But time seemed to be running out. Suddenly Joyce was acutely aware that she was in her late thirties and that if she was going to be a mother, she needed to begin thinking about whether she wanted to keep waiting for the right circumstance or take action on her own. Joyce was not someone who put her faith in chance. Yet she was also not sure she was up to single motherhood. She had the financial resources, but she agonized over whether that was the kind of family she wanted to give a child. Joyce explored many options, including adoption and in vitro fertilization. She wanted very much to have a child that was of her genes, from her body, and to have the experience of being pregnant. But she also realized that she would want to conceive a child with someone she loved, not a donor.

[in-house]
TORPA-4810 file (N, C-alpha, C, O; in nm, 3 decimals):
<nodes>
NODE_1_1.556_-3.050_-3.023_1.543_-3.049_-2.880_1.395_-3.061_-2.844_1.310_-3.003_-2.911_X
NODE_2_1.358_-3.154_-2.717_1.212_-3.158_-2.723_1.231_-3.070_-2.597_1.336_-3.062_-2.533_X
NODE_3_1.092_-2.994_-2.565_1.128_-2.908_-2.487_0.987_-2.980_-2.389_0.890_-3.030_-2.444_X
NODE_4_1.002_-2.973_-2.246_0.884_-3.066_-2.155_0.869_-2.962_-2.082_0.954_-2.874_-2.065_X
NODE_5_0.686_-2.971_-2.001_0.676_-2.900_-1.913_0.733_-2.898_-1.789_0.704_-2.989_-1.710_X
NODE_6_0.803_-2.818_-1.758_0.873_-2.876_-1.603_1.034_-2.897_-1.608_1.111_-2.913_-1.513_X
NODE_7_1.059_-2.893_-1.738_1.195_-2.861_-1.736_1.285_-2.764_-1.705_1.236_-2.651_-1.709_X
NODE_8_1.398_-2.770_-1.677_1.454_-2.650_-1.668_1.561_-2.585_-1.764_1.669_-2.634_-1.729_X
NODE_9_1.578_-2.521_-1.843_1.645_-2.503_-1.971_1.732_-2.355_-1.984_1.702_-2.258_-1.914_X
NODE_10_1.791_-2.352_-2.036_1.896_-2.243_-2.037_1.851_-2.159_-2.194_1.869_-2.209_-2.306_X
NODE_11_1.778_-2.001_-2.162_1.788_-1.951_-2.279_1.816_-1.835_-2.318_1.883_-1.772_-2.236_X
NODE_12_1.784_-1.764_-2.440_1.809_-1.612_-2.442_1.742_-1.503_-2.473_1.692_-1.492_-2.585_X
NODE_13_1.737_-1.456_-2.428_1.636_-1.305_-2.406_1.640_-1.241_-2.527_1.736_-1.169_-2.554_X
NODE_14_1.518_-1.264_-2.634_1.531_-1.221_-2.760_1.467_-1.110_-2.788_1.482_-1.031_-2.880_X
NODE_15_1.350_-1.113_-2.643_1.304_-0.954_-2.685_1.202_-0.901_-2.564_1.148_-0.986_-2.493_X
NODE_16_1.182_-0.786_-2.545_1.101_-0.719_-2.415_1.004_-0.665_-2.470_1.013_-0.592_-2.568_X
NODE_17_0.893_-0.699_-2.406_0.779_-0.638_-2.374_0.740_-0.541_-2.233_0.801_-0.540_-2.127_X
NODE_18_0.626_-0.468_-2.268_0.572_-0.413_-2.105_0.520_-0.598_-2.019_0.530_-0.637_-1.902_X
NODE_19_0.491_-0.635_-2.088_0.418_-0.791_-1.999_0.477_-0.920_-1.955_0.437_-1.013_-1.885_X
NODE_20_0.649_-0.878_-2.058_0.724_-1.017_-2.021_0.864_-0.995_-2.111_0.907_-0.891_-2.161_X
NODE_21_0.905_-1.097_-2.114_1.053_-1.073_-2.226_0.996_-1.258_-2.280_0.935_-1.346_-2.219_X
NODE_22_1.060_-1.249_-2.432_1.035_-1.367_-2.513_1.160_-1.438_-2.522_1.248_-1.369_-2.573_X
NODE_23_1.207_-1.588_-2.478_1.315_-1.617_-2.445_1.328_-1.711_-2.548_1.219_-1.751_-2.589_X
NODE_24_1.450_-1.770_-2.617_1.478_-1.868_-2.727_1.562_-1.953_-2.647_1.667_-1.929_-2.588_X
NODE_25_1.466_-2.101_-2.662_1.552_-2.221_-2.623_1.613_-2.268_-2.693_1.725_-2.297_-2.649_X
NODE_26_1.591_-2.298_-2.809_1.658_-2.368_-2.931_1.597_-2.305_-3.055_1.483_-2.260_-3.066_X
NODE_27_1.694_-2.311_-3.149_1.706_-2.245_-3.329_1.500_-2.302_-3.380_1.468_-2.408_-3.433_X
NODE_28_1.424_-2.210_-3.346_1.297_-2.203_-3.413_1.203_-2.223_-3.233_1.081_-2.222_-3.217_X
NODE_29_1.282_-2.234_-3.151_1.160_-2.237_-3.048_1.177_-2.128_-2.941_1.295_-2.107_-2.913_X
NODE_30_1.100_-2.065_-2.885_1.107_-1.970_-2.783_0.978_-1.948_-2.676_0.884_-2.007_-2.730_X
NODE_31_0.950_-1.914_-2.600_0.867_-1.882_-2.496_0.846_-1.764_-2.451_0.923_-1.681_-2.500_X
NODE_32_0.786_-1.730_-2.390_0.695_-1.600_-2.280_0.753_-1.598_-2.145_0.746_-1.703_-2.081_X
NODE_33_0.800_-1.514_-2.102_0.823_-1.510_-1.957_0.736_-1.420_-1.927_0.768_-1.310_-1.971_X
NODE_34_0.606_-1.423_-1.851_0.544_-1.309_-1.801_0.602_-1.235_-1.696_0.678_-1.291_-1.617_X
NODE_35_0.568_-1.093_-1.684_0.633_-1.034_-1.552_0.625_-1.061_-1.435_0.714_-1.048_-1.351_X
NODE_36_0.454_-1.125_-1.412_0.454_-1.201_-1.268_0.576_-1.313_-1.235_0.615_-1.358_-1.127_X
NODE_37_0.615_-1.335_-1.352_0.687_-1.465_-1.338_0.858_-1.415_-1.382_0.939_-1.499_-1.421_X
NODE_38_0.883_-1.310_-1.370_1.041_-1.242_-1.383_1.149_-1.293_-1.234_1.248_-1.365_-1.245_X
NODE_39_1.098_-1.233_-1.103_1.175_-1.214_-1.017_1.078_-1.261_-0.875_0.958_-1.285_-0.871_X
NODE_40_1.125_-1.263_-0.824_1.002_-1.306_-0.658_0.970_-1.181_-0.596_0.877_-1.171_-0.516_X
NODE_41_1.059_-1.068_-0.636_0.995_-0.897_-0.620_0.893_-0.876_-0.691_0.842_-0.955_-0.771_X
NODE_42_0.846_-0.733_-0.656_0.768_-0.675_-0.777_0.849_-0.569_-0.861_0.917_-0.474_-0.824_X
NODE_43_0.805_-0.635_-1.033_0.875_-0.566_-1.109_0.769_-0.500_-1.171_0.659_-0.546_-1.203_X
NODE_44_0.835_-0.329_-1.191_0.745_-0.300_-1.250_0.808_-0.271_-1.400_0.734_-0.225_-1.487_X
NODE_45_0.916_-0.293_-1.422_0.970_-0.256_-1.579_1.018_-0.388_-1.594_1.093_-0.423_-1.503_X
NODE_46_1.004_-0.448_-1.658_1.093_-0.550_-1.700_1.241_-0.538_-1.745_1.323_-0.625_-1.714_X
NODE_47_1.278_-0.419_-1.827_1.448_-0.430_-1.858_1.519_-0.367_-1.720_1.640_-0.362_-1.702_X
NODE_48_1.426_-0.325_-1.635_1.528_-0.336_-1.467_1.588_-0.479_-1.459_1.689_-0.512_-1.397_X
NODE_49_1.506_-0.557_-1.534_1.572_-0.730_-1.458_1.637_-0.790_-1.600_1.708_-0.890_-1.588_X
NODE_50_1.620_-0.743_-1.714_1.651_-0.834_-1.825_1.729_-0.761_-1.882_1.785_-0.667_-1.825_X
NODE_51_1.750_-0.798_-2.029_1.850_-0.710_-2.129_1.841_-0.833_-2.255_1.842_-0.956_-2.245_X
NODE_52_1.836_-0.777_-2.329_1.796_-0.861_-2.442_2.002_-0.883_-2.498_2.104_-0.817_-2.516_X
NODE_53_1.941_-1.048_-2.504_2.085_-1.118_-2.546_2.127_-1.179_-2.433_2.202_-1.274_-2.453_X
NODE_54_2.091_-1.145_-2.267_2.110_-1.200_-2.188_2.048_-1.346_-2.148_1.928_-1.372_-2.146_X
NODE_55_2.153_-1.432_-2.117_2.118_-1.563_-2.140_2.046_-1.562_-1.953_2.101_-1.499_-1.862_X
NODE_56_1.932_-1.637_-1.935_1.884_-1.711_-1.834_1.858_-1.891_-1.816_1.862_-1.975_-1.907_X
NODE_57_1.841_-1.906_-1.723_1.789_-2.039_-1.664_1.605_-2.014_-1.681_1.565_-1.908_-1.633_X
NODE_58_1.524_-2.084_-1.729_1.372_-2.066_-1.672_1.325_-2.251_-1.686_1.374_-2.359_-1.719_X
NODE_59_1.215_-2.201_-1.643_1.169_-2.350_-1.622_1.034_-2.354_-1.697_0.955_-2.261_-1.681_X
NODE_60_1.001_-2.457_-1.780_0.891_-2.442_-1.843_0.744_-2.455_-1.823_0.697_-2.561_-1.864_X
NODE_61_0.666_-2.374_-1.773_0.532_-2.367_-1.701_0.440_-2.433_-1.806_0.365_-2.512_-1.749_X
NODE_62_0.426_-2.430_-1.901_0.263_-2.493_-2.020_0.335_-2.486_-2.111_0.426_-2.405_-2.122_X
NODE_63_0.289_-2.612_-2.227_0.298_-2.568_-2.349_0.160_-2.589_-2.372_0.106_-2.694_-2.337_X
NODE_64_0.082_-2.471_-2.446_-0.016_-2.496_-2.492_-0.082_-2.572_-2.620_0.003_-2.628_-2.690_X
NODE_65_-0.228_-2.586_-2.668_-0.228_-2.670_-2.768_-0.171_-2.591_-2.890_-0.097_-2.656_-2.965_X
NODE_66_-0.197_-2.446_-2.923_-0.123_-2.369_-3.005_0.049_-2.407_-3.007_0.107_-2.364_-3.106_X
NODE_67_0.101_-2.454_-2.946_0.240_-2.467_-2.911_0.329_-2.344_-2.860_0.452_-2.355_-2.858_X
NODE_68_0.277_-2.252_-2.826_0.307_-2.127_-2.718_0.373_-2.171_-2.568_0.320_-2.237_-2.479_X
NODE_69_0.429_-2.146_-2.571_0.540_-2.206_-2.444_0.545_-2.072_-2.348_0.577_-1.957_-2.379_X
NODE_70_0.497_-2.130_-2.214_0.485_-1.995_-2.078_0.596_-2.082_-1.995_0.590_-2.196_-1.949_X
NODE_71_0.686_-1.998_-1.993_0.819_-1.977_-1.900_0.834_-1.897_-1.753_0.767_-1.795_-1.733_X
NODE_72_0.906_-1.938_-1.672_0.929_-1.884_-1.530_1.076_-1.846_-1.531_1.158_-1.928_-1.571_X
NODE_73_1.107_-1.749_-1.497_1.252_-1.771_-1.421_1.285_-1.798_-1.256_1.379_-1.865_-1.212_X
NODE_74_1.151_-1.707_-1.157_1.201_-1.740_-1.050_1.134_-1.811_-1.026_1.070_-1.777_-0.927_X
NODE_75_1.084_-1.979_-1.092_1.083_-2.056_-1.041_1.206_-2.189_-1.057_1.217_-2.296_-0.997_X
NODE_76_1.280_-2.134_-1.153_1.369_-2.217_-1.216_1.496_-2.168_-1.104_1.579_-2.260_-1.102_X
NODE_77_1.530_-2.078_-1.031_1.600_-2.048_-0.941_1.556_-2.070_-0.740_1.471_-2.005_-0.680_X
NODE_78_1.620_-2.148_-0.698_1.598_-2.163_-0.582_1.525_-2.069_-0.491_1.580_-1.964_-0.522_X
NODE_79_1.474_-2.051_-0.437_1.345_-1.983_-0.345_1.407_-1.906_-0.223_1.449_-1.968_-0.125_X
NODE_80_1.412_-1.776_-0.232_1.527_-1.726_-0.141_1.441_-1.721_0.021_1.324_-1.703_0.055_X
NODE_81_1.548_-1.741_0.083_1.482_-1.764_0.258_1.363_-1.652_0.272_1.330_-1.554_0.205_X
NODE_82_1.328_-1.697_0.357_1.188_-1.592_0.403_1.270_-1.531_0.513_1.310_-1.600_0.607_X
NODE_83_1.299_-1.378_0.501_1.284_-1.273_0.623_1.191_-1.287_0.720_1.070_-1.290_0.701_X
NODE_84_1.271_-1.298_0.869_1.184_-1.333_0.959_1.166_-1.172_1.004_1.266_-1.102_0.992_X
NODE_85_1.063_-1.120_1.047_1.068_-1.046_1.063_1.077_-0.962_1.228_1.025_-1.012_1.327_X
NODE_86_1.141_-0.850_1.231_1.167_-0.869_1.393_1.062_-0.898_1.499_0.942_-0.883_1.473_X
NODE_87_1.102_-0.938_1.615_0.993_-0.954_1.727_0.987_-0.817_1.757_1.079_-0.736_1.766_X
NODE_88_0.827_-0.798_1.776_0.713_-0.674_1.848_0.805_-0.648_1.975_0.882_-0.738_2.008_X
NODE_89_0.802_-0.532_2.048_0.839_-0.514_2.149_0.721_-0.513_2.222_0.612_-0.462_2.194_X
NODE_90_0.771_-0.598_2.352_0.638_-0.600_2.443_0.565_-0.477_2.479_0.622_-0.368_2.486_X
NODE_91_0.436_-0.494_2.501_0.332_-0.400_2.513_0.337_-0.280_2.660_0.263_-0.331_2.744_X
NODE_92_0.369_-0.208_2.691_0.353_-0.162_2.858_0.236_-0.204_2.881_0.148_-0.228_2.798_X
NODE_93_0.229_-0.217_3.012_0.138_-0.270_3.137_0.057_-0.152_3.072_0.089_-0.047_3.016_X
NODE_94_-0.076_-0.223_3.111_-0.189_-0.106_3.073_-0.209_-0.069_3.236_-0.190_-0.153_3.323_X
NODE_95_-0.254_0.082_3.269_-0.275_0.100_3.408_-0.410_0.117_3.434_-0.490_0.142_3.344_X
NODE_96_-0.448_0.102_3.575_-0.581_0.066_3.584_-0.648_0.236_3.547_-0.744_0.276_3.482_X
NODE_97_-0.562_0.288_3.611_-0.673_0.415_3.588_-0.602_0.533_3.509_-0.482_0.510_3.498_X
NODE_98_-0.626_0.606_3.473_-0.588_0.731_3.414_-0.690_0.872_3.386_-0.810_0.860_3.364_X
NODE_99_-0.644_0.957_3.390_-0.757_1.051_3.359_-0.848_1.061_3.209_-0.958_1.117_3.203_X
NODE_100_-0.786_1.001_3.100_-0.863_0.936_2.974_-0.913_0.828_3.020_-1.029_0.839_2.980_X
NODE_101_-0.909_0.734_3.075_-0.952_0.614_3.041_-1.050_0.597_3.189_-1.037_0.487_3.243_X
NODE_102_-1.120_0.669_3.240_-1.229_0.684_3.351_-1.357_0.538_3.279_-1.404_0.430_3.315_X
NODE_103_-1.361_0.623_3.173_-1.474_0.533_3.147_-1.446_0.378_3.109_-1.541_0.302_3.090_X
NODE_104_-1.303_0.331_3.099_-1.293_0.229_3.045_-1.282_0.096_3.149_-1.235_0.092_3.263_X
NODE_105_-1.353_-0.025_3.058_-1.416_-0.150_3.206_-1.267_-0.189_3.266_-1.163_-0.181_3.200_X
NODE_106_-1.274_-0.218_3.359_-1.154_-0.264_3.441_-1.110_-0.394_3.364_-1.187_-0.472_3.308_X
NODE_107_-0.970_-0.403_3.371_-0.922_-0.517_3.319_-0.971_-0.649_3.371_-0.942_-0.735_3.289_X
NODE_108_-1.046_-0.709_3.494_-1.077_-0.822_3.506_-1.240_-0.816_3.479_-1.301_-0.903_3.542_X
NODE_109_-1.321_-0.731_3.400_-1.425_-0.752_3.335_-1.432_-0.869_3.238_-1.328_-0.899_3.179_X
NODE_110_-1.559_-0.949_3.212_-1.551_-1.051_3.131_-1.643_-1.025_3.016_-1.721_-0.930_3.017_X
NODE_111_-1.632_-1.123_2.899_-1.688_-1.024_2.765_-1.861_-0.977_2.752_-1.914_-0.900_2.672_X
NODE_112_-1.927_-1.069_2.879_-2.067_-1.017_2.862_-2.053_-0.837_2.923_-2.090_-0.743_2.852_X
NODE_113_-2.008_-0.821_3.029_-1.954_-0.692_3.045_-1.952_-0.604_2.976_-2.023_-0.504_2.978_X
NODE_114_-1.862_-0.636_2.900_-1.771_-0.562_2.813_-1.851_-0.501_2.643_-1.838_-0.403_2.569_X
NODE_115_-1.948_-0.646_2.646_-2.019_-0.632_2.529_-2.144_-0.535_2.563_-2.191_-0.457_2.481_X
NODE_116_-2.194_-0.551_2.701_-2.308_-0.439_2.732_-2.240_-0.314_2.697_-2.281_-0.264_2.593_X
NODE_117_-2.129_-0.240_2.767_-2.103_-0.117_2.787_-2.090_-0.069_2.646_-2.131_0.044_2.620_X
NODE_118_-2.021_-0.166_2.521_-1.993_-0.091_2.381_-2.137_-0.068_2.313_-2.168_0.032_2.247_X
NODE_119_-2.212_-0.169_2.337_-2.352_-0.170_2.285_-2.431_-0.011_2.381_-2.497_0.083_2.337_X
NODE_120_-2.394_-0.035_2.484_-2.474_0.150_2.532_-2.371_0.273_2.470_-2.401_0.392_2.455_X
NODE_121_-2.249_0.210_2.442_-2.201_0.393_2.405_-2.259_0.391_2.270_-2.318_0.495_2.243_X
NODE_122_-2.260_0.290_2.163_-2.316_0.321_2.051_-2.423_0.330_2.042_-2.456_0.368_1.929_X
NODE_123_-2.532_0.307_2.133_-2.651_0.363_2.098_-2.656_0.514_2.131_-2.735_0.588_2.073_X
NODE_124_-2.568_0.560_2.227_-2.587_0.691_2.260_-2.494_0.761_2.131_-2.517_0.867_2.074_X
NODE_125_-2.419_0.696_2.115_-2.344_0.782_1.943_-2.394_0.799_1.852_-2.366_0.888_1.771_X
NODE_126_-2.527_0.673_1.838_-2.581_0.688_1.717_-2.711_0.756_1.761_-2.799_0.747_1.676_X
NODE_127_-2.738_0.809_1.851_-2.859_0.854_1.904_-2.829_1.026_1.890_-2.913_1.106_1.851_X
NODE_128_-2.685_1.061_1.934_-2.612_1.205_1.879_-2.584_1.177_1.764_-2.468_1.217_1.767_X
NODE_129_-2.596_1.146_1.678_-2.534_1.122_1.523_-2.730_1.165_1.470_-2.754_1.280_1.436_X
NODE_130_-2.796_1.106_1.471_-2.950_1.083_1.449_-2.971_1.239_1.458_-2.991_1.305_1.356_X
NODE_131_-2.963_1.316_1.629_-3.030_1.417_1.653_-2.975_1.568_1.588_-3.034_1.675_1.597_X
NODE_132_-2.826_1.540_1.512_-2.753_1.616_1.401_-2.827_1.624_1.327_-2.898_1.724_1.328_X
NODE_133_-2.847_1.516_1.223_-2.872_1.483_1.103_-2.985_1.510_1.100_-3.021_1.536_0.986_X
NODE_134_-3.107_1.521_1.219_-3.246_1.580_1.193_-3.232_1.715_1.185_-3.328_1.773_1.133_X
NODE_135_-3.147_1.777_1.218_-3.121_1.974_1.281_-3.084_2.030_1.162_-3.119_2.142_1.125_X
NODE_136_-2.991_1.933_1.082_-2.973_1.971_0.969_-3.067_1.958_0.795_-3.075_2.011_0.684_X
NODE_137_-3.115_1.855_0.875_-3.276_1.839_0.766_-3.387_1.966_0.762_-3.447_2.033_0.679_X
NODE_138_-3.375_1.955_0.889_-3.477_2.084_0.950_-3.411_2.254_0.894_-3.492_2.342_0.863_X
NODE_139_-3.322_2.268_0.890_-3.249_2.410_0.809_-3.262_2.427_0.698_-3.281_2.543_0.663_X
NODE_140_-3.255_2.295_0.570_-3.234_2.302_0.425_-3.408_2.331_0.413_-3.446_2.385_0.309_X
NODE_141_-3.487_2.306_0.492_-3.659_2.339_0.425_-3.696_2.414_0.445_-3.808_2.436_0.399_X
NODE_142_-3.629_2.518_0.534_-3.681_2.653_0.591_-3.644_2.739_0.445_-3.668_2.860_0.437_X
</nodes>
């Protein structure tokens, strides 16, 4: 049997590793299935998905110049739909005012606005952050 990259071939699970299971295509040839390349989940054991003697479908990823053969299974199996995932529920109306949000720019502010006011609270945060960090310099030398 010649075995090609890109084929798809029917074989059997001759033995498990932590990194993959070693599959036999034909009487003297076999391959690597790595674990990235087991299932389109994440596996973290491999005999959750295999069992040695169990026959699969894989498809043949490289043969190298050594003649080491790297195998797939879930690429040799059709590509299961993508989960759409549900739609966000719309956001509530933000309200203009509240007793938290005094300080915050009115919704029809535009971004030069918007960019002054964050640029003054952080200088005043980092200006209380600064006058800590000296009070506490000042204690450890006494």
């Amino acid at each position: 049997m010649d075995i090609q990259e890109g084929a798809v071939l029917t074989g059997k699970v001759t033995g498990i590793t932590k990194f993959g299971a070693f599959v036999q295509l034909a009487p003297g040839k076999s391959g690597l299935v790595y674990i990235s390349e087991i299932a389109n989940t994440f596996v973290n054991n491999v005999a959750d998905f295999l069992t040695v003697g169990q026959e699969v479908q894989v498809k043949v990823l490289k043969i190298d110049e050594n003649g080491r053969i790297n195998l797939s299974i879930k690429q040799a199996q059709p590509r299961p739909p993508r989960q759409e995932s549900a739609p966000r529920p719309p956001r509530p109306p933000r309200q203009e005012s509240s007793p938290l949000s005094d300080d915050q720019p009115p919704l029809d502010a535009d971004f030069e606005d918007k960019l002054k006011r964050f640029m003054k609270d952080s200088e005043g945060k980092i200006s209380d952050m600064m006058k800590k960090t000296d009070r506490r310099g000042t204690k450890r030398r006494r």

In the end, Joyce chose to bring a baby girl into her home. She tackled the adoption process with the same thoroughness and energy that she applied to other tasks. Her contacts, her status in the community, and her work as a mentor all helped open doors for her. Before long, she was caring for a baby in her home; and after a few months, the public agency responsible for the little girl recommended that Joyce become her legal mother. As Joyce waited for the adoption to be final, she realized her whole image of herself was changing. Joyce loved the law as much as she ever had, and looked forward to telling her daughter about being a lawyer, but now she was expanding her old self-image to include the new reality of being a parent.